Water contamination is just one of the impacts felt by communities across the country, from Texas to Pennsylvania.”
The letter notes that while states largely are responsible for regulating “unconventional drilling operations,” the congressmen believe the EPA “has a key role to play in oil and gas development. Despite the industry’s exemptions from some of our bedrock environmental laws, the EPA does have the power to help ease the burden of directly impacted communities.”
The letter says people in the three named areas “all experienced the negative impacts of an under regulated drilling industry first hand. Each community was grateful when the EPA stepped in to help deal with their water contamination issues, and disheartened when the EPA stopped their investigations, leaving them with polluted water and little explanation.”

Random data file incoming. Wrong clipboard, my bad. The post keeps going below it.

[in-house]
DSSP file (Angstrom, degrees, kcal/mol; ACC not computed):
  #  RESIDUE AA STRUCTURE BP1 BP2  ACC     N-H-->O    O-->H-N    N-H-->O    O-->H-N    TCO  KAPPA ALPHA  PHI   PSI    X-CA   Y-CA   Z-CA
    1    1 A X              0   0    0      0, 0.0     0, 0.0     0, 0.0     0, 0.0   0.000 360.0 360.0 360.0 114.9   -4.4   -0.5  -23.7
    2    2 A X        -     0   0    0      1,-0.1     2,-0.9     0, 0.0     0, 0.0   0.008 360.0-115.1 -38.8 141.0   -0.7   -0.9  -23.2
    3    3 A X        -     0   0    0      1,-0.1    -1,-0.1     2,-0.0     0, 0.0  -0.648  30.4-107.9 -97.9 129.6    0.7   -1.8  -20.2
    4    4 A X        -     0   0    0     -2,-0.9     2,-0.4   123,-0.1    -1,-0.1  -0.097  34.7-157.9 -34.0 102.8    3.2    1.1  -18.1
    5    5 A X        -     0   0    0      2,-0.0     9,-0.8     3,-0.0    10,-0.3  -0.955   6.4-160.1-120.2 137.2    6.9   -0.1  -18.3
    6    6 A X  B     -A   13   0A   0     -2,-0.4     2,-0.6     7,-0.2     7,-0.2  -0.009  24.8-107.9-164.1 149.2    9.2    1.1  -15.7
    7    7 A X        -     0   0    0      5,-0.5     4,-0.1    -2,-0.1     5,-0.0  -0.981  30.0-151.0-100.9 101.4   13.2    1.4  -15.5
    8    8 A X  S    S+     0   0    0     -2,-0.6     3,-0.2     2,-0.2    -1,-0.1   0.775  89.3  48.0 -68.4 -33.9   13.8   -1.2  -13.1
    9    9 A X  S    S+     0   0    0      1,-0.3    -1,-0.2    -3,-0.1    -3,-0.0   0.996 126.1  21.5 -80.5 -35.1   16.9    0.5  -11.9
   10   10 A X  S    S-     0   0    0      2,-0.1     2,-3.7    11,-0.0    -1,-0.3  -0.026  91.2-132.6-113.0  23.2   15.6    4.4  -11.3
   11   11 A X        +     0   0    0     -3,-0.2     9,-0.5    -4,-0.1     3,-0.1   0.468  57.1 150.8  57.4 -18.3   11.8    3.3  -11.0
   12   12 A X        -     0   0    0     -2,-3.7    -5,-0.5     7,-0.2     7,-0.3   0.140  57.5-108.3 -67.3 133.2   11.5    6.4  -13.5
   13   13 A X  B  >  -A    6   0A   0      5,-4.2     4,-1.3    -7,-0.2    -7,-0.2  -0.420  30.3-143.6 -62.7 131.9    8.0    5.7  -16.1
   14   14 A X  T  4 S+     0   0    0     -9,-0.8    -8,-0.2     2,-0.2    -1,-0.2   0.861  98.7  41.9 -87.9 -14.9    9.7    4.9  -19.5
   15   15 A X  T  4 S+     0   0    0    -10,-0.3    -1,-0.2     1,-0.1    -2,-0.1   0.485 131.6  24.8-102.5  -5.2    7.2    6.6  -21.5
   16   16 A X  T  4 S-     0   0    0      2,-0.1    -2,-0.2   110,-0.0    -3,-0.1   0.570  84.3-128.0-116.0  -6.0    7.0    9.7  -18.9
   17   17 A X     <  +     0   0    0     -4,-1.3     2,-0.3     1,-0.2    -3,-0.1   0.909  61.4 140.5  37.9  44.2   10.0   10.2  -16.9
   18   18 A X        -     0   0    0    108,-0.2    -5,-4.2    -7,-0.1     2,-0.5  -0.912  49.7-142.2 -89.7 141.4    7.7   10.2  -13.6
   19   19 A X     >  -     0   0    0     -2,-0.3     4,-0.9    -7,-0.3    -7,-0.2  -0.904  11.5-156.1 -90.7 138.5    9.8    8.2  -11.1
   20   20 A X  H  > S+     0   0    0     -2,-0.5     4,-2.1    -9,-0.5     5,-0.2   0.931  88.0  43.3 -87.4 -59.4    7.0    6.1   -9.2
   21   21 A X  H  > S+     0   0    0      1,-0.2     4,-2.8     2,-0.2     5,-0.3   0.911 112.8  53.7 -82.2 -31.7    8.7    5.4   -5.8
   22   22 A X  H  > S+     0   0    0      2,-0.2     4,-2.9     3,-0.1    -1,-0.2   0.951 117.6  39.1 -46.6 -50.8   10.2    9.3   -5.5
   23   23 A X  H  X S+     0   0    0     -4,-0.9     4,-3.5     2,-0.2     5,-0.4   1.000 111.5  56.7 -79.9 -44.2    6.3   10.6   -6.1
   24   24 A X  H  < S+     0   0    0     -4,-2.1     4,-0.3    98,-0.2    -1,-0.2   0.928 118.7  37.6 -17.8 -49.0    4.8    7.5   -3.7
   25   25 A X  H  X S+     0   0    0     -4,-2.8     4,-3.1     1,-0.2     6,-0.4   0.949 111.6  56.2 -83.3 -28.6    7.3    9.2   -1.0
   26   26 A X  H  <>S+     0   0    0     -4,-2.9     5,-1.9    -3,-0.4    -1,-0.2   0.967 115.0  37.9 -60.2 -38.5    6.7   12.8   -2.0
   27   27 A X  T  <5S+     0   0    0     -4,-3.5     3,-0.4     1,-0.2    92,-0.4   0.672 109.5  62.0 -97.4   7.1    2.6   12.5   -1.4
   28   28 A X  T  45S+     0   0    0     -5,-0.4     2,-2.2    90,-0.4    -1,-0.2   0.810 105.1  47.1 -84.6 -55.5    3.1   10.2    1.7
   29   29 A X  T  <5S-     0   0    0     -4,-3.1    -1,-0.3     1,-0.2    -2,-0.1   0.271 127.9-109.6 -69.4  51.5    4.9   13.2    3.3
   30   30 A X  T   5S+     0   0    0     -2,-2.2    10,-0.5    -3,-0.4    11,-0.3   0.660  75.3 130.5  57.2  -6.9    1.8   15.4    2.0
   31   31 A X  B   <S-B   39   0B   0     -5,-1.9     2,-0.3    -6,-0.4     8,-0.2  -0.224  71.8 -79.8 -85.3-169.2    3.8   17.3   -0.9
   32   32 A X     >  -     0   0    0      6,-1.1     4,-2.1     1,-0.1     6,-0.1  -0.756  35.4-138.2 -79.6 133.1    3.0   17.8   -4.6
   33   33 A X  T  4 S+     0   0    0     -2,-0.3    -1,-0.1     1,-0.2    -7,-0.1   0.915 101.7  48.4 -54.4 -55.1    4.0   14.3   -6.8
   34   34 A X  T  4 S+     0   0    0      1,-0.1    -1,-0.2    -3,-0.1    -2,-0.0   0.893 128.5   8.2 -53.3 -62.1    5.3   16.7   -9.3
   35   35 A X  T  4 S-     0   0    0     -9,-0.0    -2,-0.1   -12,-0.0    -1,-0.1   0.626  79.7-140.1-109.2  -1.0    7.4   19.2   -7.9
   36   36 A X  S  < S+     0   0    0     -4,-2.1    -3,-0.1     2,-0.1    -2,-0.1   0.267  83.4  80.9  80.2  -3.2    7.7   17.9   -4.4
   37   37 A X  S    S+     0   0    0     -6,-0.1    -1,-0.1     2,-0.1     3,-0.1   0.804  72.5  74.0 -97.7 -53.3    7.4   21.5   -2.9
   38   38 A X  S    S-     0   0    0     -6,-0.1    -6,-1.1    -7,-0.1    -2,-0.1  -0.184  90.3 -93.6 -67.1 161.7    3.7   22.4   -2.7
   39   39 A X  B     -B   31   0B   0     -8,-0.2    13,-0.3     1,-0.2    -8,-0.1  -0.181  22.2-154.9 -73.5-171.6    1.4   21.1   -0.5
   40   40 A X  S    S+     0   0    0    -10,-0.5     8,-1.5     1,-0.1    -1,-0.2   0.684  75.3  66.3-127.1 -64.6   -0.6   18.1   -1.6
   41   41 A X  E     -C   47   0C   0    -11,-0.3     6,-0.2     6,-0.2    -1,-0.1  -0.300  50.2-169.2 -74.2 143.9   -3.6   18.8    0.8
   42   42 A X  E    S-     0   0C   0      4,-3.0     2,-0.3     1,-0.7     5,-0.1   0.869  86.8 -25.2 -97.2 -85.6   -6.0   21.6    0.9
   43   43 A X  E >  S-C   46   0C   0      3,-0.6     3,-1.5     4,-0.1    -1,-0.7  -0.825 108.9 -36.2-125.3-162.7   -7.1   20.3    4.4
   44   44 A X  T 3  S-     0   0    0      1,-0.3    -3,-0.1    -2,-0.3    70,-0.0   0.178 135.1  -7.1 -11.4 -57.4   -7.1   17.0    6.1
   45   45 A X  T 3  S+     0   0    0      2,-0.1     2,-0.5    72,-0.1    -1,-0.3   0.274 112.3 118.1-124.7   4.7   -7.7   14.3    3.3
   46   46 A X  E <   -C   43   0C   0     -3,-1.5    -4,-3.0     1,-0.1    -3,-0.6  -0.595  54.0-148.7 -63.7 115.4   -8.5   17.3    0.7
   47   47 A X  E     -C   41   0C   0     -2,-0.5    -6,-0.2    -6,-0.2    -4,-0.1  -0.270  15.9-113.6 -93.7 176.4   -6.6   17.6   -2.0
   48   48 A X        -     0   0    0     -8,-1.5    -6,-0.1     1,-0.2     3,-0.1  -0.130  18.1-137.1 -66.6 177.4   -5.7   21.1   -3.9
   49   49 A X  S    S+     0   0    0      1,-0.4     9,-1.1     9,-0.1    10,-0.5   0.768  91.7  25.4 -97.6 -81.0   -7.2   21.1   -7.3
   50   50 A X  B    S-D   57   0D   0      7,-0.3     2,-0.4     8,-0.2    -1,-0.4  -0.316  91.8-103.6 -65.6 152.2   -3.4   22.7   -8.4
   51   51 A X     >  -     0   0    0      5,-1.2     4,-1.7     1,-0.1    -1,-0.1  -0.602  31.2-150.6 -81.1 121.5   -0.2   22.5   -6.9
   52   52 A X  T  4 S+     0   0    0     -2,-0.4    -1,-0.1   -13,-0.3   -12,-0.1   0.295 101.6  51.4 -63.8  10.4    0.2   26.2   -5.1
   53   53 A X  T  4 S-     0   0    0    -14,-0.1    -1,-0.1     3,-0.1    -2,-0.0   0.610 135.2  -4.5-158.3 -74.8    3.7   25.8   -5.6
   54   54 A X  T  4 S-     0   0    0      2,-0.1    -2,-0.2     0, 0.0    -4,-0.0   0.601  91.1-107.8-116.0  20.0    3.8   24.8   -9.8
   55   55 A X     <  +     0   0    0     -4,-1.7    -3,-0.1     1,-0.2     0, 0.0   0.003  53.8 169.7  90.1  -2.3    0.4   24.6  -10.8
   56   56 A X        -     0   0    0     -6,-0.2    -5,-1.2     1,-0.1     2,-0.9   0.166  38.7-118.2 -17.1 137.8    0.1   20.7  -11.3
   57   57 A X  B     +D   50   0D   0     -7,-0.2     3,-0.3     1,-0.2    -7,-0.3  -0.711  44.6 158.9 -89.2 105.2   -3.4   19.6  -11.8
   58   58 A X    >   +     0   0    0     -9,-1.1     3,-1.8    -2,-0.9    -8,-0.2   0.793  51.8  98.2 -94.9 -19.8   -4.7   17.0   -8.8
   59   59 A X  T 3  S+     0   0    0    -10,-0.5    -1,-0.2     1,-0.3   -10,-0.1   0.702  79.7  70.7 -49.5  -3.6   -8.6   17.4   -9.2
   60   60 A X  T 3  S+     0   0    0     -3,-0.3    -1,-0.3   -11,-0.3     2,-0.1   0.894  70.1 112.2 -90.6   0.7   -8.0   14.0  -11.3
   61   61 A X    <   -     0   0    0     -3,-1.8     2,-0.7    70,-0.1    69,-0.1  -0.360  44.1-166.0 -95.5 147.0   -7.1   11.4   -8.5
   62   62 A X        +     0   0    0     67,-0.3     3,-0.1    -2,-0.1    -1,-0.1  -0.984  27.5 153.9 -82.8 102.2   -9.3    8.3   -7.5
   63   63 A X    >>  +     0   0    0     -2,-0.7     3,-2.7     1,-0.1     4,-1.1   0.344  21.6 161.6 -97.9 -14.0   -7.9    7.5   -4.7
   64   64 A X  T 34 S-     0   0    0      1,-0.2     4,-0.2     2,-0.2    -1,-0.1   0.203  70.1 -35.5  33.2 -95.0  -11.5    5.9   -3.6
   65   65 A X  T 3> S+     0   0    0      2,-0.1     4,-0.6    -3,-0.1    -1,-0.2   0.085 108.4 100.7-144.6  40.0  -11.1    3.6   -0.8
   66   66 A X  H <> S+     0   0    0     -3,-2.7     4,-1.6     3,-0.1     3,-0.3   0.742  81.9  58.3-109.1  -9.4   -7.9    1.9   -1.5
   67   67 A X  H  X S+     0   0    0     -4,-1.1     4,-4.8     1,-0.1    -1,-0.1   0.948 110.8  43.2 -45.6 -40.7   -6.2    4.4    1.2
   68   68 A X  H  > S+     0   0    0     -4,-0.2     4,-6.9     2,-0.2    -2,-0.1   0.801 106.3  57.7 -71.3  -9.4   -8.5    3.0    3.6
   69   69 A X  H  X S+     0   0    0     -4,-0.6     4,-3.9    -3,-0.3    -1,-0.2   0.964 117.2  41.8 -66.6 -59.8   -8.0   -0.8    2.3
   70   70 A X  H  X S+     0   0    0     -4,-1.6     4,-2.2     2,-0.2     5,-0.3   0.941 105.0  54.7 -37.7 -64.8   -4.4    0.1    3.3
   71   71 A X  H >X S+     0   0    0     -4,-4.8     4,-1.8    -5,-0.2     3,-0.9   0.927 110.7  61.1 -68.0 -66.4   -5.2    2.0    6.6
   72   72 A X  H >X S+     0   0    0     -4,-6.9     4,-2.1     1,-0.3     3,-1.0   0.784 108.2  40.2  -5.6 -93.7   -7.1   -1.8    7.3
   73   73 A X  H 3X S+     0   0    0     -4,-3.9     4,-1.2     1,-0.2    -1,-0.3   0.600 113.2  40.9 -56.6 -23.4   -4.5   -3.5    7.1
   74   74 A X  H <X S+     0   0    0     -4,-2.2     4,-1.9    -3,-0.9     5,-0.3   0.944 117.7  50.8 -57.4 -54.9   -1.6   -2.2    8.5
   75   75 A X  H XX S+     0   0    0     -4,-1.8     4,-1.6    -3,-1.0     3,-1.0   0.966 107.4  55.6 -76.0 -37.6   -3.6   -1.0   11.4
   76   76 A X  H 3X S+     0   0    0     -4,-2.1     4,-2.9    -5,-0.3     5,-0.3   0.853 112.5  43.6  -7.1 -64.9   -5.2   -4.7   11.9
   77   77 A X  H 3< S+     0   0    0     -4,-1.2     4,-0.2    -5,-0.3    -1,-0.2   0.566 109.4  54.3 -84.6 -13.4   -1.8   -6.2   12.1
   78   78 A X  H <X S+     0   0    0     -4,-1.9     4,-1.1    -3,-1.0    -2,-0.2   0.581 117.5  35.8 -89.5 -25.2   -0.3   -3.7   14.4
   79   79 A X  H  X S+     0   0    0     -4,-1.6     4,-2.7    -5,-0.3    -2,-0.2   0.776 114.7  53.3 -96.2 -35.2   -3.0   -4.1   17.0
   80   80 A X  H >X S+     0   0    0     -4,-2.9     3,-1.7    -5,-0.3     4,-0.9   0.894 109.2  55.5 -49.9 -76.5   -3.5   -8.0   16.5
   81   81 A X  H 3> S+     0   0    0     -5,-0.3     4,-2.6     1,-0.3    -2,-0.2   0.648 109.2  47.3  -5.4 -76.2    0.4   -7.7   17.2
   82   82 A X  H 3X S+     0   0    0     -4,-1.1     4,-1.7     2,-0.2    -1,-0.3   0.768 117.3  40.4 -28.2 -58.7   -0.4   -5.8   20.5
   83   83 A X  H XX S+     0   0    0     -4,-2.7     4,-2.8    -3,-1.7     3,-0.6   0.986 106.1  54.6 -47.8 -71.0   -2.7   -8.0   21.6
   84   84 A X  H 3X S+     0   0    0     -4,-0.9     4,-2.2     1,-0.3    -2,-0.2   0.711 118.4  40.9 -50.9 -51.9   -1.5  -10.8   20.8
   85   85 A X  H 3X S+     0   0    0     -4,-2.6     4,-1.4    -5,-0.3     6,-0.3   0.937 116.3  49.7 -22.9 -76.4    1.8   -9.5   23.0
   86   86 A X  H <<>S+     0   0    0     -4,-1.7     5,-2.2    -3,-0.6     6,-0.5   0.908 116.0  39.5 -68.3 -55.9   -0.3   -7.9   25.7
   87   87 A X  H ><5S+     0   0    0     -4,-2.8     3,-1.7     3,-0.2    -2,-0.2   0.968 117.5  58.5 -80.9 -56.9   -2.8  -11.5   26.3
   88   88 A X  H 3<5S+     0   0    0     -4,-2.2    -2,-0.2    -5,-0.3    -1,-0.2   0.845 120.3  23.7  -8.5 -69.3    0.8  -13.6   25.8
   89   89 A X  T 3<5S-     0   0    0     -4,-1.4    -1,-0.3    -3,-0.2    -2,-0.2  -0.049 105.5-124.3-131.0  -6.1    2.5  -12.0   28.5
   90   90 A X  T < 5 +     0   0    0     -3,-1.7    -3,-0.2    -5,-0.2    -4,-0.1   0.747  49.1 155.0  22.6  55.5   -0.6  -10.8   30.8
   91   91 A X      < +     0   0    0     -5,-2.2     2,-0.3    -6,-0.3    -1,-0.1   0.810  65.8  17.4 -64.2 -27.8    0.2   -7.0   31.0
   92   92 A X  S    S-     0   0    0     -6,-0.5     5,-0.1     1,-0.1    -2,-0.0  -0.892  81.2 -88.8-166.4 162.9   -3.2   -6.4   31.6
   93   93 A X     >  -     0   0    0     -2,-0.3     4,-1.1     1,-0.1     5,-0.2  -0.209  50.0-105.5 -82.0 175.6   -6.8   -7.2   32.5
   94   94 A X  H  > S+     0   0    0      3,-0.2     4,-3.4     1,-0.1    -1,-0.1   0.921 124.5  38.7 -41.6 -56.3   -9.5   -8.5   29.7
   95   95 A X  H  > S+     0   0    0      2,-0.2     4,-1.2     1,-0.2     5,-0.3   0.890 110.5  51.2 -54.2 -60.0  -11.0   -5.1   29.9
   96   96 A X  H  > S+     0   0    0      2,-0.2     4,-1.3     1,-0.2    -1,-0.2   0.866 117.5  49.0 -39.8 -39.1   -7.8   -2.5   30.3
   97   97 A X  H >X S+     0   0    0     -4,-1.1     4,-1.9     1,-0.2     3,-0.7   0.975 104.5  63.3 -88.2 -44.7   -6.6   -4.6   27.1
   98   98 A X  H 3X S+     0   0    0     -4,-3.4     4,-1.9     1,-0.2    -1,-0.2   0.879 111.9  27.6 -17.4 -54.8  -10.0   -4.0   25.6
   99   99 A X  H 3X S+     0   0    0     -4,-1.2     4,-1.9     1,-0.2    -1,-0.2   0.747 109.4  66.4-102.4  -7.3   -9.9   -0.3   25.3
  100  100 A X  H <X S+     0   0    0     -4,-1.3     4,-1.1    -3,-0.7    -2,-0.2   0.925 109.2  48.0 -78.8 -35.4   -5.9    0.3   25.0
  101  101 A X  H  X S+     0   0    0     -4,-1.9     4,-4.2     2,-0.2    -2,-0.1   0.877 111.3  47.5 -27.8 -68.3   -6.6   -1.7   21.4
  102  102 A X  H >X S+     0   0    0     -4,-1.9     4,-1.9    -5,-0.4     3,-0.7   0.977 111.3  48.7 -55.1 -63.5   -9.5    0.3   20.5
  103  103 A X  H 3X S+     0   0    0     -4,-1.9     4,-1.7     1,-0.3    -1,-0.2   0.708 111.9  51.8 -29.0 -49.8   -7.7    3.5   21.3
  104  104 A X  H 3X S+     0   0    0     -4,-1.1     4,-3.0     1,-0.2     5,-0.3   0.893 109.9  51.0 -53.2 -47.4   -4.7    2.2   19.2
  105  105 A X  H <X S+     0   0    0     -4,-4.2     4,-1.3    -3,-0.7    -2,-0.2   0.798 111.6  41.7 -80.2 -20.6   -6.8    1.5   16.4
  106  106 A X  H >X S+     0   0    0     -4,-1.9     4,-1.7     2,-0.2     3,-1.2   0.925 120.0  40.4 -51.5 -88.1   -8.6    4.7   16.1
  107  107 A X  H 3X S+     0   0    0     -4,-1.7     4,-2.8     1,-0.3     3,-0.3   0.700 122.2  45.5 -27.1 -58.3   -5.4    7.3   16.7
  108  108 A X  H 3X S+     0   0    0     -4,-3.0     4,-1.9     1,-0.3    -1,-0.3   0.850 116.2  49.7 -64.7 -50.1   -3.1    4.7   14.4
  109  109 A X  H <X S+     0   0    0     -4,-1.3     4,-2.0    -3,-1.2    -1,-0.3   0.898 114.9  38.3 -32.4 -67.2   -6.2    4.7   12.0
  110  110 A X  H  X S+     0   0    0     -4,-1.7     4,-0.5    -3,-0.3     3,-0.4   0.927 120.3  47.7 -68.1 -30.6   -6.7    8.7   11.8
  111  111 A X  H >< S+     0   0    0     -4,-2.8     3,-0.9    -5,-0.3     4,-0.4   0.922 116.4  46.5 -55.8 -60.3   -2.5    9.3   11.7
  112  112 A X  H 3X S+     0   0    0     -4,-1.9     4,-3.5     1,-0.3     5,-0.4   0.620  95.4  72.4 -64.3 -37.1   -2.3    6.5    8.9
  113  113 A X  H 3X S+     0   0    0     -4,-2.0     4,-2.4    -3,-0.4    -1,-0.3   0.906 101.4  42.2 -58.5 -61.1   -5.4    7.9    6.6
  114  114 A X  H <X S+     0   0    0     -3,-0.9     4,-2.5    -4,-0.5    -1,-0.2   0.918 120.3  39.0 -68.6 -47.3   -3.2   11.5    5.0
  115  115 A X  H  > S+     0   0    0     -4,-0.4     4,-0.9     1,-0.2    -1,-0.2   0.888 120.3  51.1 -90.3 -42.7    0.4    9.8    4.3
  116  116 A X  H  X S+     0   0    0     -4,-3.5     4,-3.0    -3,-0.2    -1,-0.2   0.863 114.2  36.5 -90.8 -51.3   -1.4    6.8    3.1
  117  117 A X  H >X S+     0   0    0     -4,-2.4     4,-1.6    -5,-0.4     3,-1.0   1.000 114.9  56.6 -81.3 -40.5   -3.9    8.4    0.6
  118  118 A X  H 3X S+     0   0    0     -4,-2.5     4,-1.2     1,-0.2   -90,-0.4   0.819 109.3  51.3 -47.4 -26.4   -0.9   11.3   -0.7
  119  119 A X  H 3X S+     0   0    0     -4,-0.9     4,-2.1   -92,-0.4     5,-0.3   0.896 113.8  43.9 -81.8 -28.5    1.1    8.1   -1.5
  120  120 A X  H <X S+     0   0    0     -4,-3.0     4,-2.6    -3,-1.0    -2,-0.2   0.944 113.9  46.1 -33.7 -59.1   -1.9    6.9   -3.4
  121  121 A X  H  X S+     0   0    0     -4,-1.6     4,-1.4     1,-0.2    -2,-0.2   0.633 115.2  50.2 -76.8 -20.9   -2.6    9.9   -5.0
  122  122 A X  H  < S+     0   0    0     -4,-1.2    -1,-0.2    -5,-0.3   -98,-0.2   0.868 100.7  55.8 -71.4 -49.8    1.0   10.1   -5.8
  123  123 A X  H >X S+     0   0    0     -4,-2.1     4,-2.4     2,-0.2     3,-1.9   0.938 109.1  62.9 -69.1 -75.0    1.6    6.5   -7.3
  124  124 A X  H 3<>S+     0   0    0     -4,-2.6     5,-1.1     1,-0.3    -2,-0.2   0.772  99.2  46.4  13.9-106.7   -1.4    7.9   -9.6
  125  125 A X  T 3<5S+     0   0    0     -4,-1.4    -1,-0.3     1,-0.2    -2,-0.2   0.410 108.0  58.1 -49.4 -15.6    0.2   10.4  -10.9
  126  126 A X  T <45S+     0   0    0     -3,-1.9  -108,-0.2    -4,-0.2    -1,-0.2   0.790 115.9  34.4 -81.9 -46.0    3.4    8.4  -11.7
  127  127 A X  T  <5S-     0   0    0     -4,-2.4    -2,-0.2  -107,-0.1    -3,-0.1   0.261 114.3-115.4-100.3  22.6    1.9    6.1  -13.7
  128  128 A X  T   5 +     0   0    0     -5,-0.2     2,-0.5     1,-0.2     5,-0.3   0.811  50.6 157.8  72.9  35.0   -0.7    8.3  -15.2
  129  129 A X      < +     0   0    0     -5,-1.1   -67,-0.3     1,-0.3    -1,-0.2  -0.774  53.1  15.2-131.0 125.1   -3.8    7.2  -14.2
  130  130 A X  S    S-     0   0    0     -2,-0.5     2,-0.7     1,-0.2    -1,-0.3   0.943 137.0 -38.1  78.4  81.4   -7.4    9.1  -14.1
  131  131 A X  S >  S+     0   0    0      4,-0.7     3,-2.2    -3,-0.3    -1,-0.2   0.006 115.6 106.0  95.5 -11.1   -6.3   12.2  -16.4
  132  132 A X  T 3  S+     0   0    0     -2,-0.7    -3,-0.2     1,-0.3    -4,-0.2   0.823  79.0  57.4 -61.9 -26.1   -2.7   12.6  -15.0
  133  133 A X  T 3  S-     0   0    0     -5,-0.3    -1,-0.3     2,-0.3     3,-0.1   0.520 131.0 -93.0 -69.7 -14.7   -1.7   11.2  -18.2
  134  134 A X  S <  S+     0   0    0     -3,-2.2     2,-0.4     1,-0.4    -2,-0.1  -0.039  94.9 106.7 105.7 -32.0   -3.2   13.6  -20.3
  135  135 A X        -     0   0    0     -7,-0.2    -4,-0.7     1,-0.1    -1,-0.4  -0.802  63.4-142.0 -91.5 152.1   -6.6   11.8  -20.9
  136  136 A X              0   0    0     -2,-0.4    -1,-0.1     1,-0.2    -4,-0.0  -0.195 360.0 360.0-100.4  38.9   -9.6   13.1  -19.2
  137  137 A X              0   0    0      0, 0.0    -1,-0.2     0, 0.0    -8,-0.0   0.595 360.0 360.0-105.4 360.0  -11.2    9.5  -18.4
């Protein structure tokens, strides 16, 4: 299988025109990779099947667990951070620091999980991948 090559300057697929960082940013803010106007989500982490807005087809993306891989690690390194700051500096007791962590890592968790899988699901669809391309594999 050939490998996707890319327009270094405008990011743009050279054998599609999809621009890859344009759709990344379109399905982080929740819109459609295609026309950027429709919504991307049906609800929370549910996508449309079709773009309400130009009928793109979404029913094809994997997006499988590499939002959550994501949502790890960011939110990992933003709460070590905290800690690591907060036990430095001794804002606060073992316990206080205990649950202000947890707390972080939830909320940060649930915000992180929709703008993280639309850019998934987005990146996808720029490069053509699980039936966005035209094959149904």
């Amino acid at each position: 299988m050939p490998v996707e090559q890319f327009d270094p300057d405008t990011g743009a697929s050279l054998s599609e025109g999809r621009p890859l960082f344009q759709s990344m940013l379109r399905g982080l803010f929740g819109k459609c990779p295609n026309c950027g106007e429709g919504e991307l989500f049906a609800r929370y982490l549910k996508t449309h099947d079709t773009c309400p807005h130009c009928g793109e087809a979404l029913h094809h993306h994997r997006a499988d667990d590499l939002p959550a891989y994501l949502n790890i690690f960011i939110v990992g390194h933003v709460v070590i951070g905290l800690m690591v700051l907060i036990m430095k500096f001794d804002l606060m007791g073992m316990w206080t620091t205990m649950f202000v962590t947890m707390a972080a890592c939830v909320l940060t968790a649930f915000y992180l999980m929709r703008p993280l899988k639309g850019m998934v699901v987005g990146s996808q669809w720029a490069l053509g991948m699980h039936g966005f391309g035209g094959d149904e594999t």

The letter continues: “We are writing to urge you to take any and all steps within your power to help these communities. The EPA was established to hold states accountable and guarantee baseline protection for the American public and shared environment, and these families deserve that protection. Members of these communities currently do not have safe, clean drinking water and need EPA’s help to address the ongoing water contamination issues in their homes and get EPA assurance once their water is clean and safe.”
In March 2012, the EPA dropped an emergency order issued in late 2010 against Range Resources, halting a federal court battle and the inquiry into the cause of the gas migration.
An EPA inspector general’s report released in December found that the agency dropped its order, in part, because the EPA was concerned about mounting legal costs and concerns about how the legal outcome could affect other enforcement of the Safe Drinking Water Act.
Critics, however, have claimed the administration declined to pursue the case because of industry and political pressure.